You know that feeling when you read a book that is just so totally, completely and utterly perfect, and you can’t stand knowing that it’s going to finish? That’s how I felt Sunday morning. I woke up at 8am to take my scheduled medication, and picked my book up almost with a sigh, knowing I’d be taking in the last of The Ten Thousand Doors of January. I refer to it as “book grief”, and it’s one of those blessing in disguise emotions; desperate sadness but magic having read such a book.
I’ll be honest in saying that I bought Ten Thousand Doors several months ago, and by the time I actually got around to reading it, I had utterly forgotten what it was about. But then, the synopsis was rather vague as it was. My son asked me when he saw me reading it the first day, “What’s it about?”, and I had to say that honestly I didn’t know. I was glad I didn’t, actually, as it made each page I turned that bit more engaging. Whilst it might have been the cover that first caught my attention, it was every word within this beautifully magical book that kept it.
The female lead, January, weaves such a beautiful tale through her strange and special childhood, talking about the museum-like house she grows up in, surrounded by the exhibits that become her comforts. At the same time, right from the start we are fed tiny bits of magic that leave you questioning and needing more answers. There are little clues to keep you wondering, and the description work is simply stunning. Throughout the book, she describes individual letters at points in such emotive language that you feel a connection to letters. It’s a special thing to be able to do, to draw your attention and love to a single letter.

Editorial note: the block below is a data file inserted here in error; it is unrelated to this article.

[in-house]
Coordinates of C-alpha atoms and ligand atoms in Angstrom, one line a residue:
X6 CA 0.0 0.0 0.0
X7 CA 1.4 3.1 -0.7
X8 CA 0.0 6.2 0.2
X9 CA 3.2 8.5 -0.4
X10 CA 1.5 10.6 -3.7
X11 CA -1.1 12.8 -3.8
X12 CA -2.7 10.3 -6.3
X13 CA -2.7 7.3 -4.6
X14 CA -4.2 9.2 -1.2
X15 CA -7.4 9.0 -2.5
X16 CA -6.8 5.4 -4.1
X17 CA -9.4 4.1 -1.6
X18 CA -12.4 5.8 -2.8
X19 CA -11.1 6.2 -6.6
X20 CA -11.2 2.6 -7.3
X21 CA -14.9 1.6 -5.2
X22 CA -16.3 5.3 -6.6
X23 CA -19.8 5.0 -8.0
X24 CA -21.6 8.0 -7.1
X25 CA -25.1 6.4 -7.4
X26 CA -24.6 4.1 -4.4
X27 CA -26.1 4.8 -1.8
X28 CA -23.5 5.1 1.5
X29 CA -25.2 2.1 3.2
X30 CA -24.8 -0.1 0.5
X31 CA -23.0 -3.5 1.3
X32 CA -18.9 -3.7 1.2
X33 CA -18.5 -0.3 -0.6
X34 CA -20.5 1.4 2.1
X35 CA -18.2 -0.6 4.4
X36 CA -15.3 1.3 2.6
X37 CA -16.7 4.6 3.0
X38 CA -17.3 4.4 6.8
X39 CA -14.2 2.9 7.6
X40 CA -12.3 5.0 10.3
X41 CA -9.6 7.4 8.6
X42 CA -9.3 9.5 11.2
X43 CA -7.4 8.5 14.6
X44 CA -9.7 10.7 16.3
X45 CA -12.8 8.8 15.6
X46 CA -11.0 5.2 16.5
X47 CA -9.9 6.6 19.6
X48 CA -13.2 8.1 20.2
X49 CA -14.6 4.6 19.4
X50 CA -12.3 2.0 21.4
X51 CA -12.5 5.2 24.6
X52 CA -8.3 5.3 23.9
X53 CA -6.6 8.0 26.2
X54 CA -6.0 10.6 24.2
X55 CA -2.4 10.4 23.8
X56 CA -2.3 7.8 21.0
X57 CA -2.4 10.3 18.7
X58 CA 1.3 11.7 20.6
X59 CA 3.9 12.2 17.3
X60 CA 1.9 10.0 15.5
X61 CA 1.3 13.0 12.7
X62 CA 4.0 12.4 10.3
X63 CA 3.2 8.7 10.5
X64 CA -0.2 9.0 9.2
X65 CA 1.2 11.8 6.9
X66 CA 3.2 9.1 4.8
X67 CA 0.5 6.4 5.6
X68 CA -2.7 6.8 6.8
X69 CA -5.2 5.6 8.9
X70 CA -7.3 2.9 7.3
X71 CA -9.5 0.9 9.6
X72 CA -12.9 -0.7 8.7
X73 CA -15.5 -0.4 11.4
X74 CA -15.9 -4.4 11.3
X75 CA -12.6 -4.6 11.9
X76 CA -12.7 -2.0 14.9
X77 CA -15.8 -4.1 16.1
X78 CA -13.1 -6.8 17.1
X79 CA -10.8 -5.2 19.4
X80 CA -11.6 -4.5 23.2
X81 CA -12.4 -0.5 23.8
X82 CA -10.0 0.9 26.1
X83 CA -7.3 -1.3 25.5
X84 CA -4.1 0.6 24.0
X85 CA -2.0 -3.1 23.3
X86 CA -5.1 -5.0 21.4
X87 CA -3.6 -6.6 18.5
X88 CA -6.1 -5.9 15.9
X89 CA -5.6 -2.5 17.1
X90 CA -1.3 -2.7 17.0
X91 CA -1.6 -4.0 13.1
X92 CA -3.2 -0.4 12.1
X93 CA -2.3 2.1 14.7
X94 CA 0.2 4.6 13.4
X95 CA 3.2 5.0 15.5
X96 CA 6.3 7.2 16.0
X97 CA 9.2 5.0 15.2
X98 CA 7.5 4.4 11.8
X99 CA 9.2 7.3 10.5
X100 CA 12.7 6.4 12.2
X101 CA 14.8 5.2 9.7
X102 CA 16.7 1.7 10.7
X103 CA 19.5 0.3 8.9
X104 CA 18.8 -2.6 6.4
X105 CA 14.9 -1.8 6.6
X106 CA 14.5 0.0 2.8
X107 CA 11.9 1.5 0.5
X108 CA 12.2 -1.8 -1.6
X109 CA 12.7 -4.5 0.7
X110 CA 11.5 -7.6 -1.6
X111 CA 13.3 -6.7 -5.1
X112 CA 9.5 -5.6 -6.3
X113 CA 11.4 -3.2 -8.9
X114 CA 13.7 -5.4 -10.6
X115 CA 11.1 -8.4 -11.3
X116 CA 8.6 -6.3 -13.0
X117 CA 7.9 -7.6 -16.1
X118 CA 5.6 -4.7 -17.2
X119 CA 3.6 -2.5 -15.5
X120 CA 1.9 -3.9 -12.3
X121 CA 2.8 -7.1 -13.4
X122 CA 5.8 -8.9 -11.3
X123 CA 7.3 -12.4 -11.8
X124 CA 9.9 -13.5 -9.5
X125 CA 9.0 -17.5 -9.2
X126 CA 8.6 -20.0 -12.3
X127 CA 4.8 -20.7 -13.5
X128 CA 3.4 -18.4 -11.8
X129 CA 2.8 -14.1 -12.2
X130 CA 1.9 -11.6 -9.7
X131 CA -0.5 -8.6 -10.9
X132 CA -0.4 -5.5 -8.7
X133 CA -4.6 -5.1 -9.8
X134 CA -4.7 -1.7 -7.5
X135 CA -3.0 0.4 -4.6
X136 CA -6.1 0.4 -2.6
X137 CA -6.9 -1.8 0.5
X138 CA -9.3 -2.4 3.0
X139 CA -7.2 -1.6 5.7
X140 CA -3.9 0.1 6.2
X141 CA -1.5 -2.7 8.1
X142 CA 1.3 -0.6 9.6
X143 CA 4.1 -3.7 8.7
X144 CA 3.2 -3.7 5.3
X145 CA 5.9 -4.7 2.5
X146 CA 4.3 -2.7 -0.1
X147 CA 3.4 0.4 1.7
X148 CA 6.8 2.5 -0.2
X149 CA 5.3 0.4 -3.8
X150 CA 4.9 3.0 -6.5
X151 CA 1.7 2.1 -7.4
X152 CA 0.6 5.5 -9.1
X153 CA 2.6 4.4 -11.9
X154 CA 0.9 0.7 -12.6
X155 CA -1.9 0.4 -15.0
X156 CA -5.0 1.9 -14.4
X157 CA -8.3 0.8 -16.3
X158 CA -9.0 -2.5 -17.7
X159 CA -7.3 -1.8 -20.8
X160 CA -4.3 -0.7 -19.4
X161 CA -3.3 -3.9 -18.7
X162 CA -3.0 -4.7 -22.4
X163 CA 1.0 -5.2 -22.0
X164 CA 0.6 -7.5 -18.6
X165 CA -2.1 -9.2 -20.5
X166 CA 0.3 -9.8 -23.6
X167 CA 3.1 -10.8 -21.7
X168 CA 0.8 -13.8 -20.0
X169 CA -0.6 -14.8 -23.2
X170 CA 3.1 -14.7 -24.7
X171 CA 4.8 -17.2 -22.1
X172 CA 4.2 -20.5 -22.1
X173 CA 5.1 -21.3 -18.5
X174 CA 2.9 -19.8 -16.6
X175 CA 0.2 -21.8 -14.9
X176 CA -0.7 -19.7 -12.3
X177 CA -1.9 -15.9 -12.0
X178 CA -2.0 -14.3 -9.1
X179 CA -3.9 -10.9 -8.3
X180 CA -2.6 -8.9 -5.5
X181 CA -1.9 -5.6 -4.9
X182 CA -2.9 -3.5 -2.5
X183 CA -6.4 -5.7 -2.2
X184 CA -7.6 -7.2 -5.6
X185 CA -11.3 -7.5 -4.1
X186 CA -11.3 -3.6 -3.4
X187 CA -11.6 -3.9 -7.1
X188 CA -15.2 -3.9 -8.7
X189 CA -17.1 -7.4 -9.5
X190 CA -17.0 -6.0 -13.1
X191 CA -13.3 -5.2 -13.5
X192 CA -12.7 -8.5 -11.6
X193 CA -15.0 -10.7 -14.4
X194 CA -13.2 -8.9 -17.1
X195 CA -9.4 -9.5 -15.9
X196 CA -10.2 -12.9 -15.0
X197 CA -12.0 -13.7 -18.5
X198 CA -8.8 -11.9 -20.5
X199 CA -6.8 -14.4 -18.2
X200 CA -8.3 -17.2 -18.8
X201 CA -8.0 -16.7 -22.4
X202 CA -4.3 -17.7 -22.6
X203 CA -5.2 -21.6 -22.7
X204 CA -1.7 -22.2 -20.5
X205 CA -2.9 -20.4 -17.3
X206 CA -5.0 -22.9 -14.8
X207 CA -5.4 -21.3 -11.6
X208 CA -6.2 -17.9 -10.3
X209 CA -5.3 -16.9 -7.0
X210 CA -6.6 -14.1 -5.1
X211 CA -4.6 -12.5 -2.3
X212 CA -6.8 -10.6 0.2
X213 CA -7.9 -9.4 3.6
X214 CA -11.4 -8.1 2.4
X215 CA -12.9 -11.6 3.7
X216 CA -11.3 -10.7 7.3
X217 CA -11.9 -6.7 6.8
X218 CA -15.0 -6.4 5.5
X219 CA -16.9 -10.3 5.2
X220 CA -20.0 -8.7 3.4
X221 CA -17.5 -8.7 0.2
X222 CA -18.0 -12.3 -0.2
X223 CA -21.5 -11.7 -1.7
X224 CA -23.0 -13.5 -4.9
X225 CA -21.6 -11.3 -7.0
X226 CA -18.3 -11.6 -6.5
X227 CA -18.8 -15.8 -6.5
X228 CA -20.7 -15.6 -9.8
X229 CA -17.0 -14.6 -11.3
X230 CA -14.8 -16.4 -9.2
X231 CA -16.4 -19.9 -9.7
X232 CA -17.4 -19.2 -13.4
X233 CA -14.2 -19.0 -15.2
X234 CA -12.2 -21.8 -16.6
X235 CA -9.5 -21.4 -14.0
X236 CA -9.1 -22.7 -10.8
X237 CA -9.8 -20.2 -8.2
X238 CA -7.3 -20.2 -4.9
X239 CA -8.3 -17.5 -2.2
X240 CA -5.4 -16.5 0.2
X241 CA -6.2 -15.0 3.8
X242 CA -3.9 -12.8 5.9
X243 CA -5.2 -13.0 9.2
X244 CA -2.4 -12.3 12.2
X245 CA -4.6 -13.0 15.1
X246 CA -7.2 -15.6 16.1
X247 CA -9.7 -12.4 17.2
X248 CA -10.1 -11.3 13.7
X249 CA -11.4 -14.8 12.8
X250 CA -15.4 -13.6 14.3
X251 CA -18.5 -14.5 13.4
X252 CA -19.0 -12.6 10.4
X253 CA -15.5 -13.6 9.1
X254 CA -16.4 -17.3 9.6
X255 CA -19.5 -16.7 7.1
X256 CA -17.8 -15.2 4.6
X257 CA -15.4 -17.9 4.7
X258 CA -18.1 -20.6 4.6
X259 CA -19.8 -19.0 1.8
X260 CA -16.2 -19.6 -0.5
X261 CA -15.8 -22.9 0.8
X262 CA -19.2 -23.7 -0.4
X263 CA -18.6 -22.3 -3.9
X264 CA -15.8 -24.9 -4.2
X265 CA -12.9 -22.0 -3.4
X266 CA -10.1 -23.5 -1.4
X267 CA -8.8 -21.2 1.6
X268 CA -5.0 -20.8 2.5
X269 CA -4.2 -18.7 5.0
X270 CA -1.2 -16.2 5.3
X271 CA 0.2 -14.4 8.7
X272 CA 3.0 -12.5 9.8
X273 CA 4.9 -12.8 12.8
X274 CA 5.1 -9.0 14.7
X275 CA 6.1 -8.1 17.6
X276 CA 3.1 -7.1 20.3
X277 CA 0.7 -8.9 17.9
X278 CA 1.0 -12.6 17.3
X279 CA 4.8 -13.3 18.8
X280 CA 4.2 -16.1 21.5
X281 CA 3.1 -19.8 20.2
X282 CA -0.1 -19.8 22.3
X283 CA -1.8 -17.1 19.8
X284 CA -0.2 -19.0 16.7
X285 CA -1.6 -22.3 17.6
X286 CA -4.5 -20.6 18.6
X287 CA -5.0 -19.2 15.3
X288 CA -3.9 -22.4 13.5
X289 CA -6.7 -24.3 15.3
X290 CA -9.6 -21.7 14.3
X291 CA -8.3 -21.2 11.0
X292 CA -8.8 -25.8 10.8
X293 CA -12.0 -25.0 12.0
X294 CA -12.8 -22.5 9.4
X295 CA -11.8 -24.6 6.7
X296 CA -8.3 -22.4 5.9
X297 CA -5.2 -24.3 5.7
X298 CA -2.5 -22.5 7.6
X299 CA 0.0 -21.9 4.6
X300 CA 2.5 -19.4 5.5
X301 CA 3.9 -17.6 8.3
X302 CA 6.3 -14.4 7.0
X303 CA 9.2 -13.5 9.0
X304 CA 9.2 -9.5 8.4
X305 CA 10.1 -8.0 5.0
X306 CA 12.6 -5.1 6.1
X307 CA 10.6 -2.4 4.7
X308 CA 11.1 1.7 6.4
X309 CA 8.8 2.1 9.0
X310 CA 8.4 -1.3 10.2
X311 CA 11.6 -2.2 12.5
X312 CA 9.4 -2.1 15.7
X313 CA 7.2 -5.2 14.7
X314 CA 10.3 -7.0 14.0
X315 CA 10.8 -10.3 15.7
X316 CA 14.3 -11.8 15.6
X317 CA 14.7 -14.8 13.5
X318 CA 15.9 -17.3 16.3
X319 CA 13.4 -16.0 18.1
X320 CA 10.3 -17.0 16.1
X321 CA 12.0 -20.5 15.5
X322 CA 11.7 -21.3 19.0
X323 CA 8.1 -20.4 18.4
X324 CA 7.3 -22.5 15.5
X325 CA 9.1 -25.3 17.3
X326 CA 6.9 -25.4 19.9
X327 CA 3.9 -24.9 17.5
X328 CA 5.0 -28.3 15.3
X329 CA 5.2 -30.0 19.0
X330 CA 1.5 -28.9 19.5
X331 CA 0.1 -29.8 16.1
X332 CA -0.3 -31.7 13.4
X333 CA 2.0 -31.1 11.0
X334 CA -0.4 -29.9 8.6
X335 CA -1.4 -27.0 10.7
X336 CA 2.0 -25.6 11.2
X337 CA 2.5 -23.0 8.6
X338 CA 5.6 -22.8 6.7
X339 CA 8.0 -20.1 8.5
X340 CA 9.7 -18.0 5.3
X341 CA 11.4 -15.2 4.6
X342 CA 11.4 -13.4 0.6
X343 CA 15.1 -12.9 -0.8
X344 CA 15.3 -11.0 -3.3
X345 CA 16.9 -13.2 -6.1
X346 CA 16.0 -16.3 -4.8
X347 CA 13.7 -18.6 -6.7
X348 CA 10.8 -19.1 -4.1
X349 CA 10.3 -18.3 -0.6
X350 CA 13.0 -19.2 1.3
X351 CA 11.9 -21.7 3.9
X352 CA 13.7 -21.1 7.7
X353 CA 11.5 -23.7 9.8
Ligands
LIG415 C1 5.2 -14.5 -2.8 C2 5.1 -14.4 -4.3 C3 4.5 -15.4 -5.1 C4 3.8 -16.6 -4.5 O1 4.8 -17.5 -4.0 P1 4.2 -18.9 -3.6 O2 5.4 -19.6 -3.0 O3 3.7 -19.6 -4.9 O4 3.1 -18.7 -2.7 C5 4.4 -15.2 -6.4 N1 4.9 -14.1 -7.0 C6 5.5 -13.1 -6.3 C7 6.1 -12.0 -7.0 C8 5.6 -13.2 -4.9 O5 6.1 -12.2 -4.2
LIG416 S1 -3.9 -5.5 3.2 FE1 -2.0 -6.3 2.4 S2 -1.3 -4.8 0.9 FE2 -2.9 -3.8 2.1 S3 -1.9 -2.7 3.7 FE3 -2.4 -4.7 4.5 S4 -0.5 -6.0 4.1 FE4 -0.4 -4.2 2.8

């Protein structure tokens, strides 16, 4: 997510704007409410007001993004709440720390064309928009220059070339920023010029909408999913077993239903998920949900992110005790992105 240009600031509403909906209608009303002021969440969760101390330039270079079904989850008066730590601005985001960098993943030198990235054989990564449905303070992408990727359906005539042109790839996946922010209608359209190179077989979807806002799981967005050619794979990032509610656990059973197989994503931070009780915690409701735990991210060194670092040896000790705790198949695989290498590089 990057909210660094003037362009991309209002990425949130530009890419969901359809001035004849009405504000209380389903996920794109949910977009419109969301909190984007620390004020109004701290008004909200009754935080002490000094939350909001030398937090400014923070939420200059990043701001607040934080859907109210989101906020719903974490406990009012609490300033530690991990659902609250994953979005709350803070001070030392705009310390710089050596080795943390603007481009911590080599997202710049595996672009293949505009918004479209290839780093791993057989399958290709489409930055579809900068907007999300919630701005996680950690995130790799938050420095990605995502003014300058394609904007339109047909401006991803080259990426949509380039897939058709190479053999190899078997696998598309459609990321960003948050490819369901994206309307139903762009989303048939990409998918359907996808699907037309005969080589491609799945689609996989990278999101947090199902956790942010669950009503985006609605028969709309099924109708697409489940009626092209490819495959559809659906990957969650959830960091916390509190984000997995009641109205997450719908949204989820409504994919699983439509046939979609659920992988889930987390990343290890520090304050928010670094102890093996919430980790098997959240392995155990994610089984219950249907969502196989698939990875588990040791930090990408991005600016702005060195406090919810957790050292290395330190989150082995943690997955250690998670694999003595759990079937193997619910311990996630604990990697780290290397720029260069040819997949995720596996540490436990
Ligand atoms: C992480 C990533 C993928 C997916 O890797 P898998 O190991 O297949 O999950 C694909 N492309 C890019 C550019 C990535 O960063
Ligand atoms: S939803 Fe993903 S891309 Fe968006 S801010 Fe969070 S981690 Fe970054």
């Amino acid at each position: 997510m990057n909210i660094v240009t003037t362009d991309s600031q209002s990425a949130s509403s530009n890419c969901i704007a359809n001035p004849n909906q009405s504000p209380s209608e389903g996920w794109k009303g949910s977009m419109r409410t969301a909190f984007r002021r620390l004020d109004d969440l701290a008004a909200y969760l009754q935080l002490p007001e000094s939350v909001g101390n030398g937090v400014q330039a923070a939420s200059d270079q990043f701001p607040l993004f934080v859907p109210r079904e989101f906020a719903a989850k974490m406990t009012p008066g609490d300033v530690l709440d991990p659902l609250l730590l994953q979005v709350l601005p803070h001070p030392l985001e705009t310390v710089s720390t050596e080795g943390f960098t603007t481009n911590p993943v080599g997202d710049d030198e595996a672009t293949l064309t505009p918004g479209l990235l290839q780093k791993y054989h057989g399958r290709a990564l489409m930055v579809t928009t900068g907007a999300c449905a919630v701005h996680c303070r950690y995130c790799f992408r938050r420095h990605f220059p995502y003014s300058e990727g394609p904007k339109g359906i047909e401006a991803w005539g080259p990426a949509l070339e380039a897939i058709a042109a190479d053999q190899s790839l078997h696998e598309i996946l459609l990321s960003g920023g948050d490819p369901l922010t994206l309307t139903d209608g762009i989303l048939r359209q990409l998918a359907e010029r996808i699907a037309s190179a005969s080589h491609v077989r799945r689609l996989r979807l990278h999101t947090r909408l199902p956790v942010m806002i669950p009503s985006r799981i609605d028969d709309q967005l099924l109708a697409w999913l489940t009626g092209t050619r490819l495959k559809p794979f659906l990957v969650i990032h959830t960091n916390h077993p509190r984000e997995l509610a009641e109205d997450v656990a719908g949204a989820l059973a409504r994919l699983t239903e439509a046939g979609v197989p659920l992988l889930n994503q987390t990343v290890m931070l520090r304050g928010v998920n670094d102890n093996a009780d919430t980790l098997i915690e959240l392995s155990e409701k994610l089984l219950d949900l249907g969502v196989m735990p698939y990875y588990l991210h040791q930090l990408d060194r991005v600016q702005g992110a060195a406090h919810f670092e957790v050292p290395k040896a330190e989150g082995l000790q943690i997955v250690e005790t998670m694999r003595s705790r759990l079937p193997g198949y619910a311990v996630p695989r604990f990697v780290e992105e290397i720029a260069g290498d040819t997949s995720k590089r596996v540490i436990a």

Alix E. Harrow has written a stunning debut novel in The Ten Thousand Doors of January, to the point that I’m finding this quite a hard review to write, because I just want to write READ THIS BOOK, IT’S AMAZING! multiple times. I love writing book reviews, and I was so looking forward to writing about this one, but it’s so beautiful that I’m really just lost for words.
As the story progresses, January grows up, and certain things start to happen that she has no control over, or understanding of. She grows tired of having to be a ‘good girl’, and wants to break free of the control she slowly starts to feel is held over her. At this point, things start to spiral into twists and turns that could not have been predicted; and oh how you wish for a happy ending for everyone involved! From January herself to even the minor characters that we encounter along the way, you just want everything to end up with the happiness they so deserve.
One of the serious issues that Ten Thousand Doors touches on is racism. January is described as having light red skin, and is ushered into segregated seating on trains, along with talking several times about the look she is familiar with from white women, looking at her as a strange creature rather than a human being. Using such a magical book to keep roots in a serious issue is a brilliant way to get people to remember there is a world outside of fiction. Not that I’m implying that readers are oblivious, not in the slightest. But making the most of any opportunities is how we get people to think outside of the box, and if we can find the empathy to understand racism in a fantasy book, we can do it in the work around us.
The Ten Thousand Doors of January really is one of the most unique books I have ever read. There is beauty and magic in so many layers. Endless thought and imagination has gone into creating this work of literary art, and I am genuinely sad my adventures with January and the other characters are over. I hope this review encourages you to take those adventures too. You won’t regret it.